America's Reserved Air War Fewer Missions, More Hits against IS

The United States has conducted far fewer sorties in its battle against the terrorist group Islamic State in Syria and Iraq than in previous wars. Military officials claim one reason is a much higher air-strike hit ratio.

US fighter jets fly over northern Iraq after conducting air strikes in Syria.
AP

US fighter jets fly over northern Iraq after conducting air strikes in Syria.


Despite United States President Barack Obama's stated vow to "degrade and destroy" the Islamic State, the US and its allies are conducting markedly fewer air raids than one might expect, as shown by an analysis of the first 113 days of the air war. The military claims one of the reasons for this is a much higher hit ratio than in previous wars. Of the more than 1,000 strikes conducted so far, officials described only two as having been unsuccessful.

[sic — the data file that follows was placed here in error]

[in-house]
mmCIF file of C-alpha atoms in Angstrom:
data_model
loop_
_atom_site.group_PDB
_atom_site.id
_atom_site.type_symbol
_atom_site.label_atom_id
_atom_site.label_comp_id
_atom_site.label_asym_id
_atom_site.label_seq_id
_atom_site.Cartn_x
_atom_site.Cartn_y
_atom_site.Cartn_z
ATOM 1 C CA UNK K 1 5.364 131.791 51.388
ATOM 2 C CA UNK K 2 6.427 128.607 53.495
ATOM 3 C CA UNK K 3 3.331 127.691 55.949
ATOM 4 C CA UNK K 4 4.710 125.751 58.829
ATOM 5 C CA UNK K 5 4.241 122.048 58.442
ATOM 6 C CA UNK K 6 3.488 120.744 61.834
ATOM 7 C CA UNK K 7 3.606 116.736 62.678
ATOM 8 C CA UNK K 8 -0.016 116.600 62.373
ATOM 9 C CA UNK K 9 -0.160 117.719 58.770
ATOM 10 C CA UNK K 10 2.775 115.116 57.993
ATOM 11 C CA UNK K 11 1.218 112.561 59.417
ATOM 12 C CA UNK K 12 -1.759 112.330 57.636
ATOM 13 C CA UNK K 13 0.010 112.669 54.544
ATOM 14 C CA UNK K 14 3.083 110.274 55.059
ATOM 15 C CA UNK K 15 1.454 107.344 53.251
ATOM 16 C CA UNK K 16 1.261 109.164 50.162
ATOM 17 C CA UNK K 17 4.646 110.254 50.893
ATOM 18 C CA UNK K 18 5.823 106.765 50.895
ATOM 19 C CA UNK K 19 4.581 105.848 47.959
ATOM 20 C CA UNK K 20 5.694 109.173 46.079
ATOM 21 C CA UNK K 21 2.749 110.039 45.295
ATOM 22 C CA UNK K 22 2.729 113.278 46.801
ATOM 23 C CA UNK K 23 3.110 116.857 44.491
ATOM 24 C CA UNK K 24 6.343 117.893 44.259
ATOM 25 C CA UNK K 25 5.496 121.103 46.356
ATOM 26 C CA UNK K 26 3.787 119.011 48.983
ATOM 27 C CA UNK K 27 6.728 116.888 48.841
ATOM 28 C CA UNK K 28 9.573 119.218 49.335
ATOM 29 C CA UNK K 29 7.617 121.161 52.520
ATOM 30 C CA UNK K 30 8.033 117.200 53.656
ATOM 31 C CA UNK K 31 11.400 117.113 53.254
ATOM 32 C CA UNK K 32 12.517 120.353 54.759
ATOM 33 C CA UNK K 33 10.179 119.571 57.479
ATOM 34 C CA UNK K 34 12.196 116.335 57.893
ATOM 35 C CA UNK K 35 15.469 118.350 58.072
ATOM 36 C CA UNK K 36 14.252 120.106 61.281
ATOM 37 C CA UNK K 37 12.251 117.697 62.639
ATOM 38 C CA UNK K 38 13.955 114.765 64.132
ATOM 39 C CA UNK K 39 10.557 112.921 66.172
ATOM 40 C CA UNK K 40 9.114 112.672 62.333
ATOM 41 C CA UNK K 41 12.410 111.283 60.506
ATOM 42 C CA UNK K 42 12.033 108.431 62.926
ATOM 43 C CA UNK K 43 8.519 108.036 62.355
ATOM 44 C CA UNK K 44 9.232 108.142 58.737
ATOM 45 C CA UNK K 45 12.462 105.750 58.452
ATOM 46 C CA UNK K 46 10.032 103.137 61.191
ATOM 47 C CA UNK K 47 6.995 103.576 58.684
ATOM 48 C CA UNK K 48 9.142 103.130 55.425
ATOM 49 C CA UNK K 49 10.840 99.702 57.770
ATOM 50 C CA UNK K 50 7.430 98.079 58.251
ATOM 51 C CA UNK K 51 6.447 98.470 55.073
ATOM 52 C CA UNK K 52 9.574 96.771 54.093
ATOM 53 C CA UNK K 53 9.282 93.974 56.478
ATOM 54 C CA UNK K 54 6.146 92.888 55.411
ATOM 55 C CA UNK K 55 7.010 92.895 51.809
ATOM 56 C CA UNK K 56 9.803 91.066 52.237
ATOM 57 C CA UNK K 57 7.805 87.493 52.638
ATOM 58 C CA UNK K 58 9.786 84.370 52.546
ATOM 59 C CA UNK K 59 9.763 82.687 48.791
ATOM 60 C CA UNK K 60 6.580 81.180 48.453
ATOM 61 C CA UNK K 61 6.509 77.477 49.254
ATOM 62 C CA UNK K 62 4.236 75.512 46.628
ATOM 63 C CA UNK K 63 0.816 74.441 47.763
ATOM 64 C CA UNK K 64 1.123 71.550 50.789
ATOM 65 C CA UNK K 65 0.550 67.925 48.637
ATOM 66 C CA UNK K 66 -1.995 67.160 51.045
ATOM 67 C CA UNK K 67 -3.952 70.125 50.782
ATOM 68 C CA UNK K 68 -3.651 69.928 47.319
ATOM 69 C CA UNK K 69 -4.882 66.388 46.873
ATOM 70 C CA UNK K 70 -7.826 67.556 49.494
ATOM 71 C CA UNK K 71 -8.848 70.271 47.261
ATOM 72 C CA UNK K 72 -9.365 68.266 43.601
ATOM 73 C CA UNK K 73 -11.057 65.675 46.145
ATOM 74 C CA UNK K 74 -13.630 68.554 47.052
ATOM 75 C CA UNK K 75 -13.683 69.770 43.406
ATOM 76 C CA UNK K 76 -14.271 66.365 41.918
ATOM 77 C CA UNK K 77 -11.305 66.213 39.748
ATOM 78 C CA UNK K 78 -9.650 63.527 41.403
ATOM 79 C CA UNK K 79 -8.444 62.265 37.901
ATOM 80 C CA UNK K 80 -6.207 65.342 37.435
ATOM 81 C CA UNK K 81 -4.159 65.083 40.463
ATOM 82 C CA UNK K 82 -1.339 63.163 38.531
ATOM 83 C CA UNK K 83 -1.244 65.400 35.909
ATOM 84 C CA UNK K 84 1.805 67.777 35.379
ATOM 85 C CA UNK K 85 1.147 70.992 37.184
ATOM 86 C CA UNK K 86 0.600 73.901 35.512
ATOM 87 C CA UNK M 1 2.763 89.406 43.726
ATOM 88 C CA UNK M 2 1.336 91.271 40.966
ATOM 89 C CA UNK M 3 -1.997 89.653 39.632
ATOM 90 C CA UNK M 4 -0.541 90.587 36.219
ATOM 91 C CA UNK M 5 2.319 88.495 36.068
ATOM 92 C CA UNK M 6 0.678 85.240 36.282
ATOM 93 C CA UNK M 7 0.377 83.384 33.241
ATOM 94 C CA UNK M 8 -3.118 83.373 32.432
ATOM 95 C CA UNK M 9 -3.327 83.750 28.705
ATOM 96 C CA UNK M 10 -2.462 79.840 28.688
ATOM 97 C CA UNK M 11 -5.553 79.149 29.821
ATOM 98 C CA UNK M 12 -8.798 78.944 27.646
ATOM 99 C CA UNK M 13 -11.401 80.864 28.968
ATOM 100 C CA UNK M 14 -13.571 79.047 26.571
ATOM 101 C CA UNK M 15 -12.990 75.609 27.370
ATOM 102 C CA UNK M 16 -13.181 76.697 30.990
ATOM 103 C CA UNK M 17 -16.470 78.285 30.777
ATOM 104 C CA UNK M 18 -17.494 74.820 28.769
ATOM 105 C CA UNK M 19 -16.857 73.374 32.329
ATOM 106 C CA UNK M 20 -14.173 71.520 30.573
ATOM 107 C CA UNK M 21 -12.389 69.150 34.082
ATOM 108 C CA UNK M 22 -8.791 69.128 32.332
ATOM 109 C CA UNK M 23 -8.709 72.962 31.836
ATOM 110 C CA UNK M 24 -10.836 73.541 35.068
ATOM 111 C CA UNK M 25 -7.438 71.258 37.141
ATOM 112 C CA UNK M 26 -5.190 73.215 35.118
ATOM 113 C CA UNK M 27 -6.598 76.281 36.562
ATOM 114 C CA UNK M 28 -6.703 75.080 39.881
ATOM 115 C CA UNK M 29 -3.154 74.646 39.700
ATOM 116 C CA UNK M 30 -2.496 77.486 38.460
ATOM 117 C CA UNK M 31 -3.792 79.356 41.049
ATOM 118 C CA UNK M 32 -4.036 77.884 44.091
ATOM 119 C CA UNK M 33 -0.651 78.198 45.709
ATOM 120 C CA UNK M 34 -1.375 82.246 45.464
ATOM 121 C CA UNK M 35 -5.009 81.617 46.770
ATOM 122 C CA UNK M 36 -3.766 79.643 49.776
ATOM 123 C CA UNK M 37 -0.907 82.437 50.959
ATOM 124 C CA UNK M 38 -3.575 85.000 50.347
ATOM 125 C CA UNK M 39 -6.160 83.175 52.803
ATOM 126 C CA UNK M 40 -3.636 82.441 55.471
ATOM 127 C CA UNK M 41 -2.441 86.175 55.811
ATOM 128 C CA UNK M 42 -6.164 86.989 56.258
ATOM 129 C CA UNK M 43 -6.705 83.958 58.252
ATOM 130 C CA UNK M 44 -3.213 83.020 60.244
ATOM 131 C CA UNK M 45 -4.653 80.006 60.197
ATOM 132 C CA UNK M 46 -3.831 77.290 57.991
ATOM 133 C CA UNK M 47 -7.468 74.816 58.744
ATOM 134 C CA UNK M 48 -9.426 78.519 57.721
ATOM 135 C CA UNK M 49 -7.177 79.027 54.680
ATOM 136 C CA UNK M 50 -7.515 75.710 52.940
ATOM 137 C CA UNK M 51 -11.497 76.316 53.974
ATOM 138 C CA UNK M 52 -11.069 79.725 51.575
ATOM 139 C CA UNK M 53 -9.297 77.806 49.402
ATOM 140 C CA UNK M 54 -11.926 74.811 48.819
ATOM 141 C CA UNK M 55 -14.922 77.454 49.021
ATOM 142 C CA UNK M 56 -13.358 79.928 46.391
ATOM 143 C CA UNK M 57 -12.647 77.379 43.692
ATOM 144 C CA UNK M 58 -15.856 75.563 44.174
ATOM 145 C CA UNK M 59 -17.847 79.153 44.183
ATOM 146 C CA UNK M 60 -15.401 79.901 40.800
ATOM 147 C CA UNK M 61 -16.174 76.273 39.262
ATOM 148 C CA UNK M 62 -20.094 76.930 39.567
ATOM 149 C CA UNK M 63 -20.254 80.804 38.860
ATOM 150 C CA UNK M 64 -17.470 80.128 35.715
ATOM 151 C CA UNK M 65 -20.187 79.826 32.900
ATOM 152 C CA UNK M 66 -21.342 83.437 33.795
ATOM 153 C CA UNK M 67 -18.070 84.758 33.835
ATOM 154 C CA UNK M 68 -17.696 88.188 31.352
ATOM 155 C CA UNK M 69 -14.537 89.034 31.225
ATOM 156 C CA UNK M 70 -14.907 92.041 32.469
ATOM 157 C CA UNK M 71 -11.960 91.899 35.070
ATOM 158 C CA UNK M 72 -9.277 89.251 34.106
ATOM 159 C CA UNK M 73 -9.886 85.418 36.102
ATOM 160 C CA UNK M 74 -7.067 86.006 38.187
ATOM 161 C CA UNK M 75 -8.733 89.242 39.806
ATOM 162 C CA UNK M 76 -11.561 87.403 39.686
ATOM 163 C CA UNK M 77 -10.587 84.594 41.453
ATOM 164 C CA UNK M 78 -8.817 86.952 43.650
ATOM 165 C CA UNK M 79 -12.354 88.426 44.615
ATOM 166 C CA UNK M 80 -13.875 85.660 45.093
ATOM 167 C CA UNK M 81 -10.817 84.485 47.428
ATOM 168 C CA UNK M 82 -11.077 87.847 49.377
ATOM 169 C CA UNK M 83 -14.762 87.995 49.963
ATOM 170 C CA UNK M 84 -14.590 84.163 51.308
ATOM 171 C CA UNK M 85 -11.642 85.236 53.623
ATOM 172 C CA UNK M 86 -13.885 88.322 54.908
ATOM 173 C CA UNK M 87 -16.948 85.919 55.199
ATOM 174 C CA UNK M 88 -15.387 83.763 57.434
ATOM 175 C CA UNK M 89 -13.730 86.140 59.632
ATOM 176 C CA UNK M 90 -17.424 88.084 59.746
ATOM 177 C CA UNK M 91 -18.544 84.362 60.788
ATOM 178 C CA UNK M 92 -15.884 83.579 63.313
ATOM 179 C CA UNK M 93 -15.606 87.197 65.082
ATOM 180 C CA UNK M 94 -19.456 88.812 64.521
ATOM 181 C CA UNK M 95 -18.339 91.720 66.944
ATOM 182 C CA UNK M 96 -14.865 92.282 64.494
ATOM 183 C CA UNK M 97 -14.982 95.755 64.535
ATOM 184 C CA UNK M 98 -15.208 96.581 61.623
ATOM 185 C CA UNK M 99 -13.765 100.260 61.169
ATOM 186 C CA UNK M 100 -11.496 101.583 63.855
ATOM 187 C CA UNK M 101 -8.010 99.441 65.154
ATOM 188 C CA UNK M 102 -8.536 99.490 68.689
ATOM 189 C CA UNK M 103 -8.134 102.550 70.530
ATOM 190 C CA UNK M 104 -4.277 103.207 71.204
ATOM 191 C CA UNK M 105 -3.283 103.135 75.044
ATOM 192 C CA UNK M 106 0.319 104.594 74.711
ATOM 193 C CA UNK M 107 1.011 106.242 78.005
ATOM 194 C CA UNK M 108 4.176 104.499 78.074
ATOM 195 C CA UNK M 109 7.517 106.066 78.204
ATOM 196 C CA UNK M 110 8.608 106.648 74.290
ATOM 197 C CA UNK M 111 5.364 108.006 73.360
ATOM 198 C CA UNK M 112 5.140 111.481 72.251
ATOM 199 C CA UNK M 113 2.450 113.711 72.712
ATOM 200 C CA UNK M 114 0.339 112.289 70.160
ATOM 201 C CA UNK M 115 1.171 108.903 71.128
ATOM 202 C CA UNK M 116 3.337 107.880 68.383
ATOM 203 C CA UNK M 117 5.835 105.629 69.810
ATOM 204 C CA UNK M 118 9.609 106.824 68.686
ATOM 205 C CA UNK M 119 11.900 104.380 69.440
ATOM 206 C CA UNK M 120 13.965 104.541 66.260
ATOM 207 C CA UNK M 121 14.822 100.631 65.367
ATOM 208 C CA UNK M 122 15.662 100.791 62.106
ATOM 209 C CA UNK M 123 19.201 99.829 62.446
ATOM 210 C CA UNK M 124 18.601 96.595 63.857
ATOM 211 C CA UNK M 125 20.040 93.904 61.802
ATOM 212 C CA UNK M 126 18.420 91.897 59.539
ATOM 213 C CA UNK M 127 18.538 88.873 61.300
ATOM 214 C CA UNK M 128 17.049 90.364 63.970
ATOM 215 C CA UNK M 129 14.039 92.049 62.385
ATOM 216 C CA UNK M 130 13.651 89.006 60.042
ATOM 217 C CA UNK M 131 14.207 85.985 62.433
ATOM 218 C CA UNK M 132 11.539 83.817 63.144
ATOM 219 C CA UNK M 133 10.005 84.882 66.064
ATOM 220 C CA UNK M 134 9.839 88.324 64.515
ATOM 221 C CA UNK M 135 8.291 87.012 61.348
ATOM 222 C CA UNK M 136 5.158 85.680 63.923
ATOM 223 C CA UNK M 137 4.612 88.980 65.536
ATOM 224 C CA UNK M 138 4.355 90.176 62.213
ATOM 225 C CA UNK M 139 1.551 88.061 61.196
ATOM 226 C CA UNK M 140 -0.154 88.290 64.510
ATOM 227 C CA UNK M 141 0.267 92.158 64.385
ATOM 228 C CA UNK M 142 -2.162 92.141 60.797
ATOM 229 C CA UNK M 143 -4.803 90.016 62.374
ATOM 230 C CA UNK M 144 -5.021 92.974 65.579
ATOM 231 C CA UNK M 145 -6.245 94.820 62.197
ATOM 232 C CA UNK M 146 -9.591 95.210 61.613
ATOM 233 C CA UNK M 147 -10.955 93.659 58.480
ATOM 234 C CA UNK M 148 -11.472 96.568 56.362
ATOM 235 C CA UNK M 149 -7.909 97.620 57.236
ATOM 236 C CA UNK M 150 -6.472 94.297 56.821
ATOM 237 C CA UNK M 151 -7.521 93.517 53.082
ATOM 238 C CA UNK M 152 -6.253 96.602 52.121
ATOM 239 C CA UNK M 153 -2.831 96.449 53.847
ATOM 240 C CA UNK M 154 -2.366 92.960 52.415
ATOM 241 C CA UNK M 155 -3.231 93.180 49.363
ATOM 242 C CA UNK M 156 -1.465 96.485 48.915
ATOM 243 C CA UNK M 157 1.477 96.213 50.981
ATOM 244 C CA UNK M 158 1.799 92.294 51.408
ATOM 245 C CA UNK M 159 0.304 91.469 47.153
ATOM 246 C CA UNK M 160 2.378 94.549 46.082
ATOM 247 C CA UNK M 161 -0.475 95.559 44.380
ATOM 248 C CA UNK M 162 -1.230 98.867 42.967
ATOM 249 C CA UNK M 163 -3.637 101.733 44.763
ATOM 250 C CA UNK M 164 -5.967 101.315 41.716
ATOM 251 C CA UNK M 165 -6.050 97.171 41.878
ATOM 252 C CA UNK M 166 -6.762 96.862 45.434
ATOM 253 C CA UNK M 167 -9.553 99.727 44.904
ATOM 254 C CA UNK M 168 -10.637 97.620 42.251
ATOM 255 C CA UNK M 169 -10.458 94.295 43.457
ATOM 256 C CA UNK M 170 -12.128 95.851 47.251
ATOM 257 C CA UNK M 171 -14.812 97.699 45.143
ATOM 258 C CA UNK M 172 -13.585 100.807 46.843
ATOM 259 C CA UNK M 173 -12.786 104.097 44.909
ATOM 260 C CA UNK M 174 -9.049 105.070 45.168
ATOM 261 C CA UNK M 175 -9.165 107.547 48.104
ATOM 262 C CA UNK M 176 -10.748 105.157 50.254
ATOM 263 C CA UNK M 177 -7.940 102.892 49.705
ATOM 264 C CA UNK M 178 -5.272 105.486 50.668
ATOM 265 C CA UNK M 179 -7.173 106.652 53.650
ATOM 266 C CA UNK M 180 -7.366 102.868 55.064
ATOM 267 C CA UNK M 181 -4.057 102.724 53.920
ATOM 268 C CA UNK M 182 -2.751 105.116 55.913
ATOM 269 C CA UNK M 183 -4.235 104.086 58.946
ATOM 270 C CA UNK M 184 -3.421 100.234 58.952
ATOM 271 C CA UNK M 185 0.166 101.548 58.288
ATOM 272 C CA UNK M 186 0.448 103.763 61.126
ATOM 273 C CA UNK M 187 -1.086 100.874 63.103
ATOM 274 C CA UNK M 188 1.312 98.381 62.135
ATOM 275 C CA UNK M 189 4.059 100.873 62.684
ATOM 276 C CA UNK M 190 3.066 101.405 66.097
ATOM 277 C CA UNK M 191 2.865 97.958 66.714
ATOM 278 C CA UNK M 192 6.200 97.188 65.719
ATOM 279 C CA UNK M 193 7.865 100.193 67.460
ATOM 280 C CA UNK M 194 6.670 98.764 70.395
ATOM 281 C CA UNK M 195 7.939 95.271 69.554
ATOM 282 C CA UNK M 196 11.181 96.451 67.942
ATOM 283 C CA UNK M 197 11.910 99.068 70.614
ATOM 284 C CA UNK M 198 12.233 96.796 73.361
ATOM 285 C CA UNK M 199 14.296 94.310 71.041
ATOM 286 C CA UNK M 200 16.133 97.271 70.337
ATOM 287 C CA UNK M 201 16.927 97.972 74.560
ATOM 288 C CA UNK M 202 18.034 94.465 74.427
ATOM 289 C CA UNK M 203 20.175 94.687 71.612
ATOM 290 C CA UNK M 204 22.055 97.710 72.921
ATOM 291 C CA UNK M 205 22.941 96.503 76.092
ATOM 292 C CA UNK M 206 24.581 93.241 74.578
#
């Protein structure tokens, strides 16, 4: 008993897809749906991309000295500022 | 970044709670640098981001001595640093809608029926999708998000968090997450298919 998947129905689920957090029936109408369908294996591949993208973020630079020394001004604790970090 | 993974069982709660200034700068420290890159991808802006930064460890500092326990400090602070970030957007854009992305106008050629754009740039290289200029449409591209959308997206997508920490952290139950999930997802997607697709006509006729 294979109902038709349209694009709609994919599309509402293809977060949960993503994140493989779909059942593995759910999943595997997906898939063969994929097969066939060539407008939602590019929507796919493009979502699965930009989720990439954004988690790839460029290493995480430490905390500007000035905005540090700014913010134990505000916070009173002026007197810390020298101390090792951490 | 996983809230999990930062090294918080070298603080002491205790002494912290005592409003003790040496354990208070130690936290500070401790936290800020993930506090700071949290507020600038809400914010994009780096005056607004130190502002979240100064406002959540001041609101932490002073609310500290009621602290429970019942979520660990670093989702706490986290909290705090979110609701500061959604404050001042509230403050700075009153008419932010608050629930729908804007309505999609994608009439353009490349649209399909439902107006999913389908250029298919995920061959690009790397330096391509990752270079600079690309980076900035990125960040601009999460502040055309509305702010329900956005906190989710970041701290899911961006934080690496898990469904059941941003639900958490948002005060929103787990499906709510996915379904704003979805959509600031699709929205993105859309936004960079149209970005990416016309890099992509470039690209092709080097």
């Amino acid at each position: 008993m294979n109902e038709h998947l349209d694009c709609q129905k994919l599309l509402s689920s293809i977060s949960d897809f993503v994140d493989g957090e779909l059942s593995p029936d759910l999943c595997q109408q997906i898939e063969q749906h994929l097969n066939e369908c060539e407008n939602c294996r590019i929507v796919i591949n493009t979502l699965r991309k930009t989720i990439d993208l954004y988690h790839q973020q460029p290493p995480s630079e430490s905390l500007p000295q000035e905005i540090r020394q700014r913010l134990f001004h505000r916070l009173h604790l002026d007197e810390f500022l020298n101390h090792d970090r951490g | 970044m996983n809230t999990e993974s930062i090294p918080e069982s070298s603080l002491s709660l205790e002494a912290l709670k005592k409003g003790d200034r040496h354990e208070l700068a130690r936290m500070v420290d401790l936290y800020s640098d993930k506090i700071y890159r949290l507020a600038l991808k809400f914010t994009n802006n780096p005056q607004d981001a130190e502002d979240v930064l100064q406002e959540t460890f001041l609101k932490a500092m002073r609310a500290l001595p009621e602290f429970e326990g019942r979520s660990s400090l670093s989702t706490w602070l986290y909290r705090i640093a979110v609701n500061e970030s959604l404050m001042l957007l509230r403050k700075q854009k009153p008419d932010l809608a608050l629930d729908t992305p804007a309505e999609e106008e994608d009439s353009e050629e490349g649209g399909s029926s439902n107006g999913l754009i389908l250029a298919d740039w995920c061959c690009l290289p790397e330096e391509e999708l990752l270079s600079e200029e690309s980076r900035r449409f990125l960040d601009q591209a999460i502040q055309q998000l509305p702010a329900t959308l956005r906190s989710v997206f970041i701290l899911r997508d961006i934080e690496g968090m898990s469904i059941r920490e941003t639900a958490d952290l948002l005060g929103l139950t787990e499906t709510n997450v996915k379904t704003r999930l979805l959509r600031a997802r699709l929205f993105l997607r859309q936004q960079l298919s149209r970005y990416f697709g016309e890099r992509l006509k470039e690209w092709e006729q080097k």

Average Daily Air Strikes by US and Allies in Syria and Iraq

United States Central Command press releases often bundle air strikes for up to a four-day period. In these instances, the daily average has been calculated. The statistics provided are for Iraq only between Aug. 9 and Sept. 21. Starting Sept. 22, the figures reflect air strikes in both Iraq and Syria.

Air Strikes in Iraq by Coalition Forces

Thus far, the United States' Western partners have conducted air strikes exclusively in Iraq. Meanwhile, Saudi Arabia, the United Arab Emirates, Jordan and Bahrain have operated only within Syria.

Overview of Air Strike Targets

The Pentagon states that several hundred jihadists have been killed just in those air strikes conducted to defend Kobani, Syria against Islamic State. So far, however, the US military has not provided any statistics about civilian casualties or those of allies struck in friendly fire.

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